The software analyses all of the documents for common concepts and language used. Based on the training that the software has received, it then reviews and categorizes each individual document in the whole document set as either relevant or not.

The results of this categorization exercise are then validated through a number of quality assurance exercises based on statistical sampling. “The sampling size will be fixed in advance depending on what confidence level and what margin of error are desired,” the opinion said. “The higher the level of confidence, and the lower the margin of error, the greater the sample must be, the longer it will take and the more it will cost.”

The samples selected are (blind) reviewed by a human for relevance. The software creates a report of software decisions overturned by humans. The overturns are themselves reviewed by a senior reviewer. Where the human decision is adjudged correct, it is fed back into the system for further learning. (It analyses the correctly overturned documents just as the originals were analyzed.) Where not correct, the document is removed from the overturns. Where the relevance of the original document was incorrectly assessed at the first stage, that is changed and all the documents depending on it will have to be re-assessed.

The process of sampling is repeated as many times as required to bring the overturns to a level within agreed tolerances, and so as to achieve a stability pattern. This is usually not less than 3, making 4 rounds in total. A lawyer in the case said that this should involve review of some 8 to 12 batches of documents. The trend of overturns should be lower from round to round. Ultimately there will be a final overturn report within the agreed tolerance, so that the expense of further rounds of review will not be justified by the reduced chance of finding further errors, and the list of relevant documents can be produced.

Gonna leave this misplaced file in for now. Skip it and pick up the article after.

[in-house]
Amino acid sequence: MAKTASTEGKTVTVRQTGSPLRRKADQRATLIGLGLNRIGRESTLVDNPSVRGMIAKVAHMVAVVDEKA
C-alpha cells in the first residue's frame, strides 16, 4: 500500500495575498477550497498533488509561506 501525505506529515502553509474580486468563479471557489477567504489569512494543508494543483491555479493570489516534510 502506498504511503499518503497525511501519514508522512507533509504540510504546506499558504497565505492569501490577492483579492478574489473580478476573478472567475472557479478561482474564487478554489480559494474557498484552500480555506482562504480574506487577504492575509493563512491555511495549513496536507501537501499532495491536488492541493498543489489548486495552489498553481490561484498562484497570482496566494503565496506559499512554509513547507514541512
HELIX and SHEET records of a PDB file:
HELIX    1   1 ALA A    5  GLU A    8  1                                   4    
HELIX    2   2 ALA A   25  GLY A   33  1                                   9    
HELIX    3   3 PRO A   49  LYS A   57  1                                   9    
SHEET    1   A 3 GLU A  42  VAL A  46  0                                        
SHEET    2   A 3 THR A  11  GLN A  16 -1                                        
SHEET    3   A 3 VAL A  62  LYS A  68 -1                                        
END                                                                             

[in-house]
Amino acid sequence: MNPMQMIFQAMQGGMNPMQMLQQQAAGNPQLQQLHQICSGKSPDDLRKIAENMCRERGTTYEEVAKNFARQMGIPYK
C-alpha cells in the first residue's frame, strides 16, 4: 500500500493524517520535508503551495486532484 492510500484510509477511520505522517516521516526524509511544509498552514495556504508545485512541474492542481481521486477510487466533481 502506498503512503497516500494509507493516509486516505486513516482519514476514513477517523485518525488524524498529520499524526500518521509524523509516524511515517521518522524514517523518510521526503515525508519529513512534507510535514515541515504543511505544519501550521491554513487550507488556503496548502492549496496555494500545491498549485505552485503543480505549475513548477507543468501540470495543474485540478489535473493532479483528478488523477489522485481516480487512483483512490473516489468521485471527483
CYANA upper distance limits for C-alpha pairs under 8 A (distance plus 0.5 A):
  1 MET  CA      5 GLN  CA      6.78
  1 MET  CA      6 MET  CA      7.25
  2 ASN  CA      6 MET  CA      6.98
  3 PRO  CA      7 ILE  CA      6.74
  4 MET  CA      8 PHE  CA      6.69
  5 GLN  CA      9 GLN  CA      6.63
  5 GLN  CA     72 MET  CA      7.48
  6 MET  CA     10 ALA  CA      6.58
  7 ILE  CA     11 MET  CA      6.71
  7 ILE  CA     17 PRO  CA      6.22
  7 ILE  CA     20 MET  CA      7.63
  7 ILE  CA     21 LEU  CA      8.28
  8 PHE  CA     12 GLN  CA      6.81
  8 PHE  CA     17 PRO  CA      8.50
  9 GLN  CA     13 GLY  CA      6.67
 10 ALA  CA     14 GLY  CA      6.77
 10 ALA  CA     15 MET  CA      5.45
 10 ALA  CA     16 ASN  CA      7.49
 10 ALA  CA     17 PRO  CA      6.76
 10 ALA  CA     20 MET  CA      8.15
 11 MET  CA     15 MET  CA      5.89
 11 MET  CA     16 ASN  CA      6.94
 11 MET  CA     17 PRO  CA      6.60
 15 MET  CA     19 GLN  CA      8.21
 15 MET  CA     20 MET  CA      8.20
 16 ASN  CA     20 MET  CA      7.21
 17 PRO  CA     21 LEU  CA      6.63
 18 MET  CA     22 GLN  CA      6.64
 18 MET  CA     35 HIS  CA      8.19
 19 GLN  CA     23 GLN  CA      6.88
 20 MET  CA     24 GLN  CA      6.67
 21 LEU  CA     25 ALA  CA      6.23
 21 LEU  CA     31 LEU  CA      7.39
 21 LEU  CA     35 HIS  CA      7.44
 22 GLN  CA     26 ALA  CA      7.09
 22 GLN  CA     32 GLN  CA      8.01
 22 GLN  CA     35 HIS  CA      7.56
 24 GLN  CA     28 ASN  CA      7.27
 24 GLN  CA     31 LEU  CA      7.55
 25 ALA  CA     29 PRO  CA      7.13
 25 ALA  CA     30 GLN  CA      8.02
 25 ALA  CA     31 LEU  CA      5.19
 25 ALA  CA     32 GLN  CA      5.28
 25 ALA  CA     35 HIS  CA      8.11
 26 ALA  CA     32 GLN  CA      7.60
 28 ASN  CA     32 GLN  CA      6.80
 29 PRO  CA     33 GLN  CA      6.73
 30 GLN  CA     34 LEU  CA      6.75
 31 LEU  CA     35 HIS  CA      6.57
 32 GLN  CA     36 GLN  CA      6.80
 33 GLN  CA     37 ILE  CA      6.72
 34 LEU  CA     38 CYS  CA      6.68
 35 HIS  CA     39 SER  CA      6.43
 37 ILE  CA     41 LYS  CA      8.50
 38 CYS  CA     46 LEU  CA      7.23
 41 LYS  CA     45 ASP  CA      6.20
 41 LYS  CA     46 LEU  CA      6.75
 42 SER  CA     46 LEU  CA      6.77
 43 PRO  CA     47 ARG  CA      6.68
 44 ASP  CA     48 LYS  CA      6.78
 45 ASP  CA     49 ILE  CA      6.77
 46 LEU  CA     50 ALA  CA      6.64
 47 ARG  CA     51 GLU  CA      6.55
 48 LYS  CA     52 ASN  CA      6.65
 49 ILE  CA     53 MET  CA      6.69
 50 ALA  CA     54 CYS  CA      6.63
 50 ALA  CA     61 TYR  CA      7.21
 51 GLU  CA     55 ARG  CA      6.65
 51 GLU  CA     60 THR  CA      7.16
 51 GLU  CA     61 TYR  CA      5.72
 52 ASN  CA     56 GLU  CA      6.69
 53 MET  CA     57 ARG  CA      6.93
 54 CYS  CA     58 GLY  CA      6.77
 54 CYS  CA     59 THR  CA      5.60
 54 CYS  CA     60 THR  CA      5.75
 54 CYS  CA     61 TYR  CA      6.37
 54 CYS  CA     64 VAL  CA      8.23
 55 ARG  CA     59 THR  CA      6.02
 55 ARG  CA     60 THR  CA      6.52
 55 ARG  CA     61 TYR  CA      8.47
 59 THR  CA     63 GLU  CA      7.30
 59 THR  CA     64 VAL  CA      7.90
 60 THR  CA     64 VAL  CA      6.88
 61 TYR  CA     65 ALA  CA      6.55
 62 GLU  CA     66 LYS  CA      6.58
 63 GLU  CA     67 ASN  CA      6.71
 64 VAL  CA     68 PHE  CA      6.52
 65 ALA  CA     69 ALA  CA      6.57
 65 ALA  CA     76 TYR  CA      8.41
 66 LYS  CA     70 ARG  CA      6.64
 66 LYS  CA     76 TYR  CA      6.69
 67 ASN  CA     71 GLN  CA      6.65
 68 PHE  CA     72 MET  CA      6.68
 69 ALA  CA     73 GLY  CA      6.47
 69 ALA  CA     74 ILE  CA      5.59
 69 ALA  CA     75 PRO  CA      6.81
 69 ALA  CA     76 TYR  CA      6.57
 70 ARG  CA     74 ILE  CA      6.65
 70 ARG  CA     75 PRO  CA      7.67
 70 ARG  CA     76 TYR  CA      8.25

“Although the number of documents that have to be manually reviewed in a predictive coding process may be high in absolute numbers, it will be only a small proportion of the total that need to be reviewed in the present case,” Master Matthews concluded. “Thus – whatever the cost per document of manual review – provided that the exercise is large enough to absorb the up-front costs of engaging a suitable technology partner, the costs overall of a predictive coding review should be considerably lower. It will be seen that, because the software has to be trained for every case, each use of the predictive coding process is bespoke for that case.”